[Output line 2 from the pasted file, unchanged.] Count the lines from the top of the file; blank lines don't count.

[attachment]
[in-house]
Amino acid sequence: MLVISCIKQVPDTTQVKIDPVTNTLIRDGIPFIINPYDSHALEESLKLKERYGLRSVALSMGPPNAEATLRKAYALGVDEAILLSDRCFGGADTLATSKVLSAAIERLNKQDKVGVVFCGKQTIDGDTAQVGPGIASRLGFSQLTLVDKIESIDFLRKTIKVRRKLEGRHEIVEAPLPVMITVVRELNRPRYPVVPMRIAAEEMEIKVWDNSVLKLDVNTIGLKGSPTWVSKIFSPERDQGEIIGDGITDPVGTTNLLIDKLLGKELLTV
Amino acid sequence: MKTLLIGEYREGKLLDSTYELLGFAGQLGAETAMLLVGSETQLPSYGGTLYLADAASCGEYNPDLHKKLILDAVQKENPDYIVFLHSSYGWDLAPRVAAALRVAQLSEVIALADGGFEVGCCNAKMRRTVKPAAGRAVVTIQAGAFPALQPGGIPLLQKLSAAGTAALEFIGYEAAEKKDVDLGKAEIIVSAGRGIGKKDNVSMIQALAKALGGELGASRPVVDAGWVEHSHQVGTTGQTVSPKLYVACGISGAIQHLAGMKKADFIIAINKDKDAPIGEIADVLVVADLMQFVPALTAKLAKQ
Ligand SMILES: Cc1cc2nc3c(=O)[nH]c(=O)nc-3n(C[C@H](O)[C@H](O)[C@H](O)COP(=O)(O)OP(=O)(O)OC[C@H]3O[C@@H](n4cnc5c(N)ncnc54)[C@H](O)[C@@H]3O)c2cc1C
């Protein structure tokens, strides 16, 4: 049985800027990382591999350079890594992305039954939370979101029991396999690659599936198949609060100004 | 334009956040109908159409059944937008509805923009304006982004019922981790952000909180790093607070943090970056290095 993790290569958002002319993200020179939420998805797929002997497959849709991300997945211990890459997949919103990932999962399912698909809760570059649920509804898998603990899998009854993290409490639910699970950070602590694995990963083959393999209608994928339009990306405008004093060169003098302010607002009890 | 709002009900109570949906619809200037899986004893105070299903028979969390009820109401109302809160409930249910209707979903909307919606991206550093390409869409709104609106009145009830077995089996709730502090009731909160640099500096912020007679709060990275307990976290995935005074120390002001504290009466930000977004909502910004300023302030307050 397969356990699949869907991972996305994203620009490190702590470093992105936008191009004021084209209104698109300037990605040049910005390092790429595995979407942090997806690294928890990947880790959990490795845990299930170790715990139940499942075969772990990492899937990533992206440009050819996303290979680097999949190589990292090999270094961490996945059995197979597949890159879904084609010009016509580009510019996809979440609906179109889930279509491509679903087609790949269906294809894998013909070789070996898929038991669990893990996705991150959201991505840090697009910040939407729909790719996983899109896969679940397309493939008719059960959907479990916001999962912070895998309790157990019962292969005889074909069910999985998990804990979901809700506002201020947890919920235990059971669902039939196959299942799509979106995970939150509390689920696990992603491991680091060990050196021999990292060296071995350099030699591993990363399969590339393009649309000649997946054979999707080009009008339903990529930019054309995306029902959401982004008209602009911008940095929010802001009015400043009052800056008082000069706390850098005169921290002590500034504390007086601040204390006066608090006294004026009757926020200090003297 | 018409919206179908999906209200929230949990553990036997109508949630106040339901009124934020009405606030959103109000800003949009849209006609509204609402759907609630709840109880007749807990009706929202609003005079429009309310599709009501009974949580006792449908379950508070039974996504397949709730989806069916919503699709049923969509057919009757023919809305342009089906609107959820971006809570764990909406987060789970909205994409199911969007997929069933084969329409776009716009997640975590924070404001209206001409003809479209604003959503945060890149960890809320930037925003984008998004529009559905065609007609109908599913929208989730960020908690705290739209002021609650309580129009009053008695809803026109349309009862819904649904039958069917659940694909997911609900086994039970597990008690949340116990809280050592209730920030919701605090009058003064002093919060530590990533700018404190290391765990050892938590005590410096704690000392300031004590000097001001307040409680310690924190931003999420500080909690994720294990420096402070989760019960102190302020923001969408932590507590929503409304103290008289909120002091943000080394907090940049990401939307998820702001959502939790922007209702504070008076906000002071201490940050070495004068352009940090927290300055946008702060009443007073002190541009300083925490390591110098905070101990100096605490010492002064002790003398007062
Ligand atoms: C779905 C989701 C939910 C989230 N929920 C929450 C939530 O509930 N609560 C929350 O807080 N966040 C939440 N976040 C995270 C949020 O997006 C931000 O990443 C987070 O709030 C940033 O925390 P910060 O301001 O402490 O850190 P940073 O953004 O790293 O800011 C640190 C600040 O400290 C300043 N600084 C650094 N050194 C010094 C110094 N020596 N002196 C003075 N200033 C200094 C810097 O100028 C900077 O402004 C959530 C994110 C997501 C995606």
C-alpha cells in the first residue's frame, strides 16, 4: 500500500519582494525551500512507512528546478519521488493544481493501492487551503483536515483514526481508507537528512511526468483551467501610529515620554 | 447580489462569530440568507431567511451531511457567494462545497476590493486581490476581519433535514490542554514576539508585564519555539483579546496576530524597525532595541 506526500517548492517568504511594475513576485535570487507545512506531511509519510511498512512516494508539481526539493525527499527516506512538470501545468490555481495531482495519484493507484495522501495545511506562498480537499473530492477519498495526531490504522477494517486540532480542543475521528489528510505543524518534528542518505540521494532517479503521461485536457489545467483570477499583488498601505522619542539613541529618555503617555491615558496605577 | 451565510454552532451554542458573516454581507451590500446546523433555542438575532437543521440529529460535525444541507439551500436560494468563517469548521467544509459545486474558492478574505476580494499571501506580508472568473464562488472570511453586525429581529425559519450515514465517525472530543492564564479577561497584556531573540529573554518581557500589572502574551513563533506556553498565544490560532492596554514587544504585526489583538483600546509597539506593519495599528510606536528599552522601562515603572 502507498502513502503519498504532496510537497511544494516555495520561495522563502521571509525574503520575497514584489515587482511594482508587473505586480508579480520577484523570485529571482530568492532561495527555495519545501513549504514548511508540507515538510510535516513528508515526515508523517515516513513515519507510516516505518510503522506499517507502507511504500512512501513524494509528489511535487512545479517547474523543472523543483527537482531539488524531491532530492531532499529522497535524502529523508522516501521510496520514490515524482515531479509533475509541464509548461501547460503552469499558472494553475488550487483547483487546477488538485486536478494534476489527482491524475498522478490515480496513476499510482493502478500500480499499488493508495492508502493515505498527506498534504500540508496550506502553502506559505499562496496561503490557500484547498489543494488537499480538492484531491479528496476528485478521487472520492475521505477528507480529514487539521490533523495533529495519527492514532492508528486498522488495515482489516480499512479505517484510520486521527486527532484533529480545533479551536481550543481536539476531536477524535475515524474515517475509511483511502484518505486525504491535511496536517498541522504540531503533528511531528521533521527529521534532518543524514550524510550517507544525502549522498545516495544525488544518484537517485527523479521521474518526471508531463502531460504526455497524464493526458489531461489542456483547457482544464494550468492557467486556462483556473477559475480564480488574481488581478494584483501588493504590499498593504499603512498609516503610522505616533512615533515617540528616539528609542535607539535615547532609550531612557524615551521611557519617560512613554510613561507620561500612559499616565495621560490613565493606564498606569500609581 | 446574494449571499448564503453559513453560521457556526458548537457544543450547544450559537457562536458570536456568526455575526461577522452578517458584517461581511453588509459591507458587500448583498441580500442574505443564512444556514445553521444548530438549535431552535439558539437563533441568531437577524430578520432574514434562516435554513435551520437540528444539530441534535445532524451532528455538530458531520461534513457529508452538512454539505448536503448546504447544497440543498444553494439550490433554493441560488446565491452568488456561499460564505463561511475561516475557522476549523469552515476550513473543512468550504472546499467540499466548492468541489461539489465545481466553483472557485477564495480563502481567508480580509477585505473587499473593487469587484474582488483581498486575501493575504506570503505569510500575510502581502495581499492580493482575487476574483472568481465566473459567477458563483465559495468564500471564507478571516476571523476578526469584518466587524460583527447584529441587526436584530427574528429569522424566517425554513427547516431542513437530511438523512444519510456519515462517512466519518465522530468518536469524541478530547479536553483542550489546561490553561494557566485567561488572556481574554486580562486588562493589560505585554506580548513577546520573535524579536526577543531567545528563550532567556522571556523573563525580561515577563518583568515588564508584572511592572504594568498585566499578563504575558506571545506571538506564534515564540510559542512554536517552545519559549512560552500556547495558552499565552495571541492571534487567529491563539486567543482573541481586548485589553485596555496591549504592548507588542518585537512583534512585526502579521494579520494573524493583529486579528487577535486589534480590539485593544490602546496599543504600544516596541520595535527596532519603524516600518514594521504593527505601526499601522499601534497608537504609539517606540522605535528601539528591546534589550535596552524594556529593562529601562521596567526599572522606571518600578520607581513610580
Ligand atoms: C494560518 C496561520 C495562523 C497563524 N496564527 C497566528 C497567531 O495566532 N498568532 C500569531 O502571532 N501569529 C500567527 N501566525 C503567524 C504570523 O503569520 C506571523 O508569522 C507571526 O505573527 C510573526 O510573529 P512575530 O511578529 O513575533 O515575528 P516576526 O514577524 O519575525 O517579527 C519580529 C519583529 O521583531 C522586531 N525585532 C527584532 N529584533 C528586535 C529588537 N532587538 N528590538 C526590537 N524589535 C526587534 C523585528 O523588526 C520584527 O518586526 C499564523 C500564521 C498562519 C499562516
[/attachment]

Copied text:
Amino acid sequence: MLVISCIKQVPDTTQVKIDPVTNTLIRDGIPFIINPYDSHALEESLKLKERYGLRSVALSMGPPNAEATLRKAYALGVDEAILLSDRCFGGADTLATSKVLSAAIERLNKQDKVGVVFCGKQTIDGDTAQVGPGIASRLGFSQLTLVDKIESIDFLRKTIKVRRKLEGRHEIVEAPLPVMITVVRELNRPRYPVVPMRIAAEEMEIKVWDNSVLKLDVNTIGLKGSPTWVSKIFSPERDQGEIIGDGITDPVGTTNLLIDKLLGKELLTV